Ivory Coast’s ex-first lady jailed over poll violence

Simone Gbagbo gets 20-year prison term for her role in a 2011 post-election crisis that killed around 3,000 people.

The sentence handed down to Simone Gbagbo by the six-member jury was longer than the 10 years requested by prosecutors [AFP]

A court in Ivory Coast has sentenced former first lady Simone Gbagbo to 20 years in prison for her role in a 2011 post-election crisis in which around 3,000 people were killed, her lawyer has said.

The verdict against the wife of former President Laurent Gbagbo was announced in the early hours of Tuesday after around nine hours of deliberations by the jury, according to her lawyer Rodrigue Dadje.

The former president’s son, Michel Gbagbo, was also convicted and sentenced to five years in prison.

The ruling by the six-member jury was longer than the 10 years requested by the state prosecutor.

Gbagbo, who is also wanted by the International Criminal Court, was tried alongside 82 other allies of the former president in a case that reopened divisions in a nation still recovering from years of political turmoil and conflict.

General Bruno Dogbo Ble, who headed the elite Republican Guard, and former navy chief Admiral Vagba Faussignaux were both jailed for 20 years, according to their lawyer, while others including the ex-president’s son got shorter sentences.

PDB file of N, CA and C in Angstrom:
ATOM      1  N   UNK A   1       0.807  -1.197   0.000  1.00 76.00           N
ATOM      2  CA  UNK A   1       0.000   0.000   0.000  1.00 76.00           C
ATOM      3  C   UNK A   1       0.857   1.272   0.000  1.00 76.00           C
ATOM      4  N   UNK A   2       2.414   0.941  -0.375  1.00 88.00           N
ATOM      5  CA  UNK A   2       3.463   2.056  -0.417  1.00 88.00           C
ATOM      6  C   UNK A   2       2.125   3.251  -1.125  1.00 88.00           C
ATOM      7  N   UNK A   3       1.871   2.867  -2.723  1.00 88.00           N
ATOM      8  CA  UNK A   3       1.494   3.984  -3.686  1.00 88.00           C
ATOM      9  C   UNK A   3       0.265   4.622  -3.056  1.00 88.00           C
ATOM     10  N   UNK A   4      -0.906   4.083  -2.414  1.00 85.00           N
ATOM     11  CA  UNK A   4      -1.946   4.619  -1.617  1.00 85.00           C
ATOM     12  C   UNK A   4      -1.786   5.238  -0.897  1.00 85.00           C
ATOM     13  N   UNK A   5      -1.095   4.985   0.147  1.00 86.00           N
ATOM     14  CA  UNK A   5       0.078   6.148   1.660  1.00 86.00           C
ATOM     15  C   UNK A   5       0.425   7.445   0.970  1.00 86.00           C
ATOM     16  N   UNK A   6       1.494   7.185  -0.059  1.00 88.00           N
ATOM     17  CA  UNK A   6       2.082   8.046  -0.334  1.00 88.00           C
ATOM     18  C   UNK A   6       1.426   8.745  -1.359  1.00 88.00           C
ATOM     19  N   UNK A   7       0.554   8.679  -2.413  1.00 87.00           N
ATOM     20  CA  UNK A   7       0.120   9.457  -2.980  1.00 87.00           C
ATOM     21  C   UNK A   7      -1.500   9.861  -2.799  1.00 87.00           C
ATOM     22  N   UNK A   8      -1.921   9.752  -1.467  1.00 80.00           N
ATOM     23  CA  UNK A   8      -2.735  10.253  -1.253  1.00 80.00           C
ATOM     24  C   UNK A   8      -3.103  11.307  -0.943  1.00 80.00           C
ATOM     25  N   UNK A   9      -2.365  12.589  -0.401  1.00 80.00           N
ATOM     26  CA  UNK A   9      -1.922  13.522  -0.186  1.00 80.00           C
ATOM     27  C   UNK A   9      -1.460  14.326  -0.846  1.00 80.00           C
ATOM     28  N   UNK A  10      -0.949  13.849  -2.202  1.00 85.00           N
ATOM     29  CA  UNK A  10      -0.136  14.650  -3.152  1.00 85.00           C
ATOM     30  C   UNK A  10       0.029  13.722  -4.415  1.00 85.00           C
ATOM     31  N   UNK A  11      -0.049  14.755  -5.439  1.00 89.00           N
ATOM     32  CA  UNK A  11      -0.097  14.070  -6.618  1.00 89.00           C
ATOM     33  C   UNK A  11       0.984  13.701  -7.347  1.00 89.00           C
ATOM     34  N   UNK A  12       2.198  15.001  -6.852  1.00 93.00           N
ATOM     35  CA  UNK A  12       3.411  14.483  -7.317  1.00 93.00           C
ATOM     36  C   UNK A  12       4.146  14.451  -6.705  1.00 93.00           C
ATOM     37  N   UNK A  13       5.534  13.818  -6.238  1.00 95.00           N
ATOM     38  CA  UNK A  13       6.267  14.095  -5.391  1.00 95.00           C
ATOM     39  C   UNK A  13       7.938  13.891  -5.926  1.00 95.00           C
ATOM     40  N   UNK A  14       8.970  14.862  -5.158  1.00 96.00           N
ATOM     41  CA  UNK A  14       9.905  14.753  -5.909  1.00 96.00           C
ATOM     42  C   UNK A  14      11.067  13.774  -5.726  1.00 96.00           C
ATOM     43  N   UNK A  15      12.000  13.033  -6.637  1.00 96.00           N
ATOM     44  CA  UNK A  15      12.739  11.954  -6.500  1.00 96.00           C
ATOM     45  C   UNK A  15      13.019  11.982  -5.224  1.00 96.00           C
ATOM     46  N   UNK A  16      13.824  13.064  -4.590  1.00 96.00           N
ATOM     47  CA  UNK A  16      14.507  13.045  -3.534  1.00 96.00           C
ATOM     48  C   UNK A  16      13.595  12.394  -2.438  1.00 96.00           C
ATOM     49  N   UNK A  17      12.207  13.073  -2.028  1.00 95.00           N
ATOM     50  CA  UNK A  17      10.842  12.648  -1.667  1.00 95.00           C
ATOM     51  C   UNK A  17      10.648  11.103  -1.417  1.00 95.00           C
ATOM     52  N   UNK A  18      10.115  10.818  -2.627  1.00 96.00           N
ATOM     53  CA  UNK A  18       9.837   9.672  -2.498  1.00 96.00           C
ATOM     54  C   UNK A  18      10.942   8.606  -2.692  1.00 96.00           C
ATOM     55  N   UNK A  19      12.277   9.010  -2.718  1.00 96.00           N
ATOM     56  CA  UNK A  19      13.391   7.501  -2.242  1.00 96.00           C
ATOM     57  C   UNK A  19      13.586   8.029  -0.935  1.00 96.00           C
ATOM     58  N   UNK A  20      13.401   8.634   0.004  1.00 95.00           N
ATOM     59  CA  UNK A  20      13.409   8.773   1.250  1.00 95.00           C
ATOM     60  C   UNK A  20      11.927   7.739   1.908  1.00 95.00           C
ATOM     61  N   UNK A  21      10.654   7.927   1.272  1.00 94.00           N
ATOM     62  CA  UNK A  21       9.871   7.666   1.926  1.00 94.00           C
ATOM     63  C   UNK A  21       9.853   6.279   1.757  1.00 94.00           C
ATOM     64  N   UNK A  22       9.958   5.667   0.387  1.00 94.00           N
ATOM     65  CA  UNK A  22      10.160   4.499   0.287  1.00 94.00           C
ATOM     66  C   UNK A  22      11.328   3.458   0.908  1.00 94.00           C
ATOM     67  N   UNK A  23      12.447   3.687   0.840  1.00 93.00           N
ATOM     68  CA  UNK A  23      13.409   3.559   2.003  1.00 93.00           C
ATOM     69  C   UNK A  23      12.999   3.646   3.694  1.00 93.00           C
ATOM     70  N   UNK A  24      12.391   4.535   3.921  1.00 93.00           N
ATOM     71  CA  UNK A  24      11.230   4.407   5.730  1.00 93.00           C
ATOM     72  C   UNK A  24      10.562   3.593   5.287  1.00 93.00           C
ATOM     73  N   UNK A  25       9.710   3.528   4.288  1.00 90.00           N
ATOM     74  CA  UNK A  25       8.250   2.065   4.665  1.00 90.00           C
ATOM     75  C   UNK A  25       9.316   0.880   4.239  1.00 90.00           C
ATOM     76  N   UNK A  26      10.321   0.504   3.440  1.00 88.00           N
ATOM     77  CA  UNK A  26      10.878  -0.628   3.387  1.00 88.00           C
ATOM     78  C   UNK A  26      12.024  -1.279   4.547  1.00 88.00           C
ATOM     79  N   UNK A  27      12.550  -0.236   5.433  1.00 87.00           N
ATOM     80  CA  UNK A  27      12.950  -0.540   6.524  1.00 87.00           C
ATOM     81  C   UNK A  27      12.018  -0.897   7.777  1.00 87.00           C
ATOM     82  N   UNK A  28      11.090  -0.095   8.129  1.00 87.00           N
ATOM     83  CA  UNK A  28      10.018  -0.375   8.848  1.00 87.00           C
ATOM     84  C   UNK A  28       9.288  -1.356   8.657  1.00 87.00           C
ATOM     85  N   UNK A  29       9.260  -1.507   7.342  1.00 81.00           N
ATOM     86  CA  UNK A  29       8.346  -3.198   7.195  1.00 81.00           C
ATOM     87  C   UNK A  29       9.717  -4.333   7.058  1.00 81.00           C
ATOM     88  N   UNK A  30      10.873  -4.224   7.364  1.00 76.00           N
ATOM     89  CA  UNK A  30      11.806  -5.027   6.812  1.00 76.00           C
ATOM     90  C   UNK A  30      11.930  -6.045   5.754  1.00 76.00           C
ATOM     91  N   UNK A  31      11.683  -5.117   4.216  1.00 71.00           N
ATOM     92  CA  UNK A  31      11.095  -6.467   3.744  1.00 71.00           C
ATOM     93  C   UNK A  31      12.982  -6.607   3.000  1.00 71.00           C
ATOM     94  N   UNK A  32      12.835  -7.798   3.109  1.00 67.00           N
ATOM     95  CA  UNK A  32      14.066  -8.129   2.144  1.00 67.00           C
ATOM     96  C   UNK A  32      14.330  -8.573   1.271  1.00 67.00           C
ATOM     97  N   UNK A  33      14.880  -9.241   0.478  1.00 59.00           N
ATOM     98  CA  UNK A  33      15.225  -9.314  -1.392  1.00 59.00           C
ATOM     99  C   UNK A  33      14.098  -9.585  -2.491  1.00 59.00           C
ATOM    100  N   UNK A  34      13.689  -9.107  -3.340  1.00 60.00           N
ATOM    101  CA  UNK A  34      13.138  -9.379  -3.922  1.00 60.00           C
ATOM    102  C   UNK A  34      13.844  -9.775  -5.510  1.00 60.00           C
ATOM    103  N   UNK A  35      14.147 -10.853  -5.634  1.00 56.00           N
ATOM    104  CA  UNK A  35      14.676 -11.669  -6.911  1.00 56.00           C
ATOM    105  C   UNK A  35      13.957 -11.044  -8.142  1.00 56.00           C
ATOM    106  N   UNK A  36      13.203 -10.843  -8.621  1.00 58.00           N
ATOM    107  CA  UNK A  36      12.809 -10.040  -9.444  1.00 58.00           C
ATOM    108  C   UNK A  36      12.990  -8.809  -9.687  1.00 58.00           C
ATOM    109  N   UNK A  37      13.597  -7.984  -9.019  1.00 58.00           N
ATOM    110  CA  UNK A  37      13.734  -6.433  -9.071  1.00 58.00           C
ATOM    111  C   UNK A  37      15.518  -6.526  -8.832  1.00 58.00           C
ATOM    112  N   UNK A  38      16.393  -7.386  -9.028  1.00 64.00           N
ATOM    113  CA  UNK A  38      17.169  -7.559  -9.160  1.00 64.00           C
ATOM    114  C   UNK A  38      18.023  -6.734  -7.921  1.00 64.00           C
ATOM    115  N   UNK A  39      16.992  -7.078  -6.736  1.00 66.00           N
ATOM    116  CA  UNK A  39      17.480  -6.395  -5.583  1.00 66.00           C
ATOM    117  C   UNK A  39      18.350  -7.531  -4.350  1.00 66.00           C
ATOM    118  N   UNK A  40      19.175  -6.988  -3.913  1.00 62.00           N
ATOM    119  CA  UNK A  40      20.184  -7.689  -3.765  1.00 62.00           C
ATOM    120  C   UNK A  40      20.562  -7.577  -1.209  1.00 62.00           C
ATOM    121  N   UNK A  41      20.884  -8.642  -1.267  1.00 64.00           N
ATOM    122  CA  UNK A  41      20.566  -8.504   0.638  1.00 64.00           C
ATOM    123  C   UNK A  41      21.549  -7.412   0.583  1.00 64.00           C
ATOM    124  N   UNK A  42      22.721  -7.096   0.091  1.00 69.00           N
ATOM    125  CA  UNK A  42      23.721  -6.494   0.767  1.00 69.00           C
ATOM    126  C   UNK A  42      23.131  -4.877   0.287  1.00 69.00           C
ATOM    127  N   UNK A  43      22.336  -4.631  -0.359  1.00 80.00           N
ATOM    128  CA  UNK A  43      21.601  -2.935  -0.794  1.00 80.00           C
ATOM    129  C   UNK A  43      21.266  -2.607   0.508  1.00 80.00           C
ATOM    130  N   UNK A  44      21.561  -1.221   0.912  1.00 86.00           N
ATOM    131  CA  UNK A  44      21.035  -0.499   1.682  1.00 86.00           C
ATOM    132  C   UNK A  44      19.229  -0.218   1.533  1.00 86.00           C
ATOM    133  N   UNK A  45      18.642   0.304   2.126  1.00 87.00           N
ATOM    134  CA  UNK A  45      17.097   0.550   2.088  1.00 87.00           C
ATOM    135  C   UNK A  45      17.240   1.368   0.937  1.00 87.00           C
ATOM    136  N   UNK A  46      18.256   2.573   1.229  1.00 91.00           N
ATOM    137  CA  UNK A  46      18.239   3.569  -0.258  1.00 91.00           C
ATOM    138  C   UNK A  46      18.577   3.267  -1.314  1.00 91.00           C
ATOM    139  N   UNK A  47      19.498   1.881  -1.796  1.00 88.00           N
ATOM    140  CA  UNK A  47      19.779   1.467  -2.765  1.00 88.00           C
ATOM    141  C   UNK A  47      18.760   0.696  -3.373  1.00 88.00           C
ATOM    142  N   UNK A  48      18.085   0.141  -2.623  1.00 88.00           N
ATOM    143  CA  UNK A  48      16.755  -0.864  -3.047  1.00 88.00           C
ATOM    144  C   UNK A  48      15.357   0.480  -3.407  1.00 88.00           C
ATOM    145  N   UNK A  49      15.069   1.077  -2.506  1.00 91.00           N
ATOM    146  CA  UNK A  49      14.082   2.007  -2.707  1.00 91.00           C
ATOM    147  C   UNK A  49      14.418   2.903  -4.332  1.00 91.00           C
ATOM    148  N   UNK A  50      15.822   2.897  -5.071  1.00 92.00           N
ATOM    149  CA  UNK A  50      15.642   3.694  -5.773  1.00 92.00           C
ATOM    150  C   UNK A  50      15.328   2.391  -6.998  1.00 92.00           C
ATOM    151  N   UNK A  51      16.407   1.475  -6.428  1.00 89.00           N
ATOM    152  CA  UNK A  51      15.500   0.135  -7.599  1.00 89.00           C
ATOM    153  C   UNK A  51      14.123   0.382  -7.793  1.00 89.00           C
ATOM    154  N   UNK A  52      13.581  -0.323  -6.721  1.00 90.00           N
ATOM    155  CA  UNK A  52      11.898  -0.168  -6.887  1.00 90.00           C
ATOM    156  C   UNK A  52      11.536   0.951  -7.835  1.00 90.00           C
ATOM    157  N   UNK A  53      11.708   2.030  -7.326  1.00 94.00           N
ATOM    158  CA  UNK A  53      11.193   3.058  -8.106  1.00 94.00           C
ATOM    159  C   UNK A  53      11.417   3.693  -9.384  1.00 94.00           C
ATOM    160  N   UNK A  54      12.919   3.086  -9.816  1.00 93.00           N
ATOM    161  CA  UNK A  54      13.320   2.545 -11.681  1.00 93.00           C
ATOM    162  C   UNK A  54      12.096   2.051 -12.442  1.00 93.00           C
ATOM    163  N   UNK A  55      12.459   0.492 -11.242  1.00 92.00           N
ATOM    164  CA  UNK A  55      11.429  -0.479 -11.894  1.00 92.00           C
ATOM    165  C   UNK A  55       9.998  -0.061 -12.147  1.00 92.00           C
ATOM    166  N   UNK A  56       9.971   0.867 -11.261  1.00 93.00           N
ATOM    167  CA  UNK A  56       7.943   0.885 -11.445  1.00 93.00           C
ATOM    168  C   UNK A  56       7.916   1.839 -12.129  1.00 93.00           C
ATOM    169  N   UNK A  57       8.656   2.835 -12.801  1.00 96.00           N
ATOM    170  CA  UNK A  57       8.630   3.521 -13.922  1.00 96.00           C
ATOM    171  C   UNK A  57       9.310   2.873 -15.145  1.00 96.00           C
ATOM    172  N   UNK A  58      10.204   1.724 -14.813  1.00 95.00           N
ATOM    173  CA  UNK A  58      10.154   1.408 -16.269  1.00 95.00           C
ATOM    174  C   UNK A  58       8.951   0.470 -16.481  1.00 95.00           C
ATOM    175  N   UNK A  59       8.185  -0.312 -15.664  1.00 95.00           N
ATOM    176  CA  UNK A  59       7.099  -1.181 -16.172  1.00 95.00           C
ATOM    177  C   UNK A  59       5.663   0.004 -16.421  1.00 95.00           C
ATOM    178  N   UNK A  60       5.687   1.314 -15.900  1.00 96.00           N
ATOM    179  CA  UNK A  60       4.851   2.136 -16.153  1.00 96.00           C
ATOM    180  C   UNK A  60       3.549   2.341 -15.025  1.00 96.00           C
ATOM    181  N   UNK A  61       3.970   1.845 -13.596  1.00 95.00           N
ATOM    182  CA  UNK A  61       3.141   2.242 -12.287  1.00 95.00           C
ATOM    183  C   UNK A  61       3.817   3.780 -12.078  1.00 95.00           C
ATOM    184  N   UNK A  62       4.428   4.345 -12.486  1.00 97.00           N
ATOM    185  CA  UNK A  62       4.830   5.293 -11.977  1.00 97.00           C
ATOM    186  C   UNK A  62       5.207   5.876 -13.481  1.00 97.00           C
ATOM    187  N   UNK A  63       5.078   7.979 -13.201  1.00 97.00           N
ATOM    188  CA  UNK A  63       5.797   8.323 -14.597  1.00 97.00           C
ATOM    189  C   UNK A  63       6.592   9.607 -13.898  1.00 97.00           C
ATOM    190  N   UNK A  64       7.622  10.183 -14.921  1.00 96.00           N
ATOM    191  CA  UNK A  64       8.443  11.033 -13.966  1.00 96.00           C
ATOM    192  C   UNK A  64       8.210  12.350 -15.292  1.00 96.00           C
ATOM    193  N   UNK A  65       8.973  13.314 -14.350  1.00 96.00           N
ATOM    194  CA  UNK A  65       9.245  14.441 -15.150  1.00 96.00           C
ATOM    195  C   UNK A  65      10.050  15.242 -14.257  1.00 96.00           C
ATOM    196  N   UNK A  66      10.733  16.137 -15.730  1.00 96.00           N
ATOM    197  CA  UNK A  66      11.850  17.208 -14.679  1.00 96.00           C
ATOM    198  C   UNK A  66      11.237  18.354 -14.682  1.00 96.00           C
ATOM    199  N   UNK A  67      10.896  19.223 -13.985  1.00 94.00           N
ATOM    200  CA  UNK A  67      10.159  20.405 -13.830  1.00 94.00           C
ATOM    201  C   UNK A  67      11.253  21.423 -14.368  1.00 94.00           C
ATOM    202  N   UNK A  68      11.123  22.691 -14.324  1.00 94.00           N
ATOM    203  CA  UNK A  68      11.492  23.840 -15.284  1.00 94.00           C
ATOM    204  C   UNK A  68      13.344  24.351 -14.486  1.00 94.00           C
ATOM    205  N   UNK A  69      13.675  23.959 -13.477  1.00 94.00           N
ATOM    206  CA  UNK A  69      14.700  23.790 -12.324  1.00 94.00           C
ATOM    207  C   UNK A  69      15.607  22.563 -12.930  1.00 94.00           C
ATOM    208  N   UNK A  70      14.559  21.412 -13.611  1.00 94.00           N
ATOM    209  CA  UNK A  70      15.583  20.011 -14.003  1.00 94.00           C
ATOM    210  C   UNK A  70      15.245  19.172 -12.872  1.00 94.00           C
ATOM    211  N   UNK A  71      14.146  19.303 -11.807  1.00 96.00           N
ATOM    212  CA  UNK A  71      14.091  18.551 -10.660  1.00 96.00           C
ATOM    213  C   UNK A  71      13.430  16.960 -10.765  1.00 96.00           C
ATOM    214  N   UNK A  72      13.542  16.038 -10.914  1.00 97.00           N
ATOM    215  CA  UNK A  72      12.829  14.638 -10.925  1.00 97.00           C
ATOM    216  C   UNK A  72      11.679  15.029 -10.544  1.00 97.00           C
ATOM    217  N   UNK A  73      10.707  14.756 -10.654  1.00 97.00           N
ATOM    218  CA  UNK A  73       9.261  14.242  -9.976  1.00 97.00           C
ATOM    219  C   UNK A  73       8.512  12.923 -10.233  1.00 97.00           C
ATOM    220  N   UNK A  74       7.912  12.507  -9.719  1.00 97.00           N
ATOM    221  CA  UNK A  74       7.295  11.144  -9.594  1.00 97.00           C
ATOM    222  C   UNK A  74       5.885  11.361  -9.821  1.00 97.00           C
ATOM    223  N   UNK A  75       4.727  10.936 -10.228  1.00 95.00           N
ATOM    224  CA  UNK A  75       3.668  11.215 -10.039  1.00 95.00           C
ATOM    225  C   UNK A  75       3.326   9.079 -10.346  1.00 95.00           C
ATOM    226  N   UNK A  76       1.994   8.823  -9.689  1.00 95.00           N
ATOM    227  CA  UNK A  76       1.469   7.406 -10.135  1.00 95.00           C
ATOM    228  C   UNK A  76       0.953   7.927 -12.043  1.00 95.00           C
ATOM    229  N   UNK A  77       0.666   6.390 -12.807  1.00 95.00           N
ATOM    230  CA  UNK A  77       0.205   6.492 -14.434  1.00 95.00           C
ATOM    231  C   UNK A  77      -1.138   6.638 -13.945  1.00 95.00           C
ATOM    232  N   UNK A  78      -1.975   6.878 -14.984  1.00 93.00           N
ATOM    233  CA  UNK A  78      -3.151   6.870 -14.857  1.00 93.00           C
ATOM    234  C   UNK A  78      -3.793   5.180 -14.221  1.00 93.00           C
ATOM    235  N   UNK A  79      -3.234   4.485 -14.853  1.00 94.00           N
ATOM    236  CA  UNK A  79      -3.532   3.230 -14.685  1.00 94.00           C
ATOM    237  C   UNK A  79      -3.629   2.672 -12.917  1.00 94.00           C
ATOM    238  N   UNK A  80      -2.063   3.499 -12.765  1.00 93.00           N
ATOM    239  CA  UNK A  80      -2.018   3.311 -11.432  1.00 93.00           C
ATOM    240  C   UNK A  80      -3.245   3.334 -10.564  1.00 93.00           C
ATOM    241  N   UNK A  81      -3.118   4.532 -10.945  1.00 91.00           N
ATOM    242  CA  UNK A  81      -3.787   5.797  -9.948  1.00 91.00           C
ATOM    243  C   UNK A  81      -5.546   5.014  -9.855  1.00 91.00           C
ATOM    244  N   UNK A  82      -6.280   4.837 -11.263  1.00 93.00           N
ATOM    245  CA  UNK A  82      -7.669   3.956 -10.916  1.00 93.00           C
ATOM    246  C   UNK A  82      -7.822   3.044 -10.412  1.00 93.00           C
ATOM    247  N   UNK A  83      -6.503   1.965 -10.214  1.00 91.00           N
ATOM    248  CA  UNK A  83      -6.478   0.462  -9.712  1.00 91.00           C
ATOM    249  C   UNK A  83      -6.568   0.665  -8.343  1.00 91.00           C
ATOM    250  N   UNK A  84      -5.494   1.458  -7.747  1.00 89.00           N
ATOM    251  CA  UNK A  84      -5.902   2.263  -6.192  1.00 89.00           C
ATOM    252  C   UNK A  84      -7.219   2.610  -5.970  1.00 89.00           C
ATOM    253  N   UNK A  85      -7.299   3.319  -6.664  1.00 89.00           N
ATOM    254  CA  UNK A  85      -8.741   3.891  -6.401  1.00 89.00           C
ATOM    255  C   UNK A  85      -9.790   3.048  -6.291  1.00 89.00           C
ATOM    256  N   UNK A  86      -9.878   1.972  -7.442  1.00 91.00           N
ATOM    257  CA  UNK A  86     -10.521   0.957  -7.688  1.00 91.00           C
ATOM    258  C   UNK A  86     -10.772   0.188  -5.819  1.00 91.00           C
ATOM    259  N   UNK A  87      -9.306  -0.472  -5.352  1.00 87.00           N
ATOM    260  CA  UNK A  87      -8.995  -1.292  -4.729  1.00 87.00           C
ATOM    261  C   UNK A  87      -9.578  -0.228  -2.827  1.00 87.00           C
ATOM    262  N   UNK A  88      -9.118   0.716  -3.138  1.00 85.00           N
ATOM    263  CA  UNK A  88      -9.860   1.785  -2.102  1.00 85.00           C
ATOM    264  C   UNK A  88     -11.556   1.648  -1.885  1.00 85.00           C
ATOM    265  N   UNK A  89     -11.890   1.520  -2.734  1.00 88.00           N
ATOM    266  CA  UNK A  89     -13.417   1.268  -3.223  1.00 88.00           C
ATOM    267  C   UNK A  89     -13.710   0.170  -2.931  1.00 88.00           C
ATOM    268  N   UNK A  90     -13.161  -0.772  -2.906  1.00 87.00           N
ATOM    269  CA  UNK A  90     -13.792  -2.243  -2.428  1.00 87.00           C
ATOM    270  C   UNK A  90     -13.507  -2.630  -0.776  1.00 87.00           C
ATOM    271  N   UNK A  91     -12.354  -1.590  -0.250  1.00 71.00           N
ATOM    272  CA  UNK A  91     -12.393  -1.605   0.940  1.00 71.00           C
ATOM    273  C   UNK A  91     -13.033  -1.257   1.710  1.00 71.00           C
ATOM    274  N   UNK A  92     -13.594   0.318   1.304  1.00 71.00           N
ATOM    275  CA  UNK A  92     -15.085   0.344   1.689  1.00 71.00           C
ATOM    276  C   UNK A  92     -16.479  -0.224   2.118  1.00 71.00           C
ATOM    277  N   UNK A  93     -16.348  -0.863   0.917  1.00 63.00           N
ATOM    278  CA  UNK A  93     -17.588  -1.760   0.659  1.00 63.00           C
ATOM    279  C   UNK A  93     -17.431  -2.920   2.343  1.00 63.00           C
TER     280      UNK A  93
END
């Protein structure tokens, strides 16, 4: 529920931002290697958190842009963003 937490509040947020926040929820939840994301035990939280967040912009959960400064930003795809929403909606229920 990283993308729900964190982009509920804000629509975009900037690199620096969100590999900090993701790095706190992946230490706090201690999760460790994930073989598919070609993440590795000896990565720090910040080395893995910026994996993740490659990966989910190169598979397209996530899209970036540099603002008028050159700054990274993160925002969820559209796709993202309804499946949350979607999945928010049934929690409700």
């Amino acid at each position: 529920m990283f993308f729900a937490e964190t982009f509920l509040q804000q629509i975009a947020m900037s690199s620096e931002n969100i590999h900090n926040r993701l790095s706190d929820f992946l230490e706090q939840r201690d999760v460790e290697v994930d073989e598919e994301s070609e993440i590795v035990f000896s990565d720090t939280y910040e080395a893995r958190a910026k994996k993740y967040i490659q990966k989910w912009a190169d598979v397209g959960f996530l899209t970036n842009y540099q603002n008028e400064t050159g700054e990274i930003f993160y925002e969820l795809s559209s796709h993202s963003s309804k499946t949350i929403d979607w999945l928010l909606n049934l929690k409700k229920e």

One-sided justice

Supporters of Laurent Gbagbo, whose refusal to acknowledge his defeat by Alassane Ouattara in elections in 2010 sparked a brief civil war, claimed the trial was politically motivated.

The former first lady’s civil rights will also be suspended for 10 years, according to her lawyer.

The former president Gbagbo is awaiting trial at the ICC accused of crimes against humanity.

Ivory Coast refused to transfer Simone Gbagbo to The Hague to face similar charges, arguing that she could receive a fair trial in a domestic court.

As the trial drew to a close on Monday, Simone Gbagbo said prosecutors had insulted and humiliated her while failing to prove her guilt.

Though praised for his stewardship of Ivory Coast’s post-war recovery, Ouattara has been accused by human rights groups of pursuing one-sided justice against his former rivals while ignoring abuses committed by his own supporters.

Source: Reuters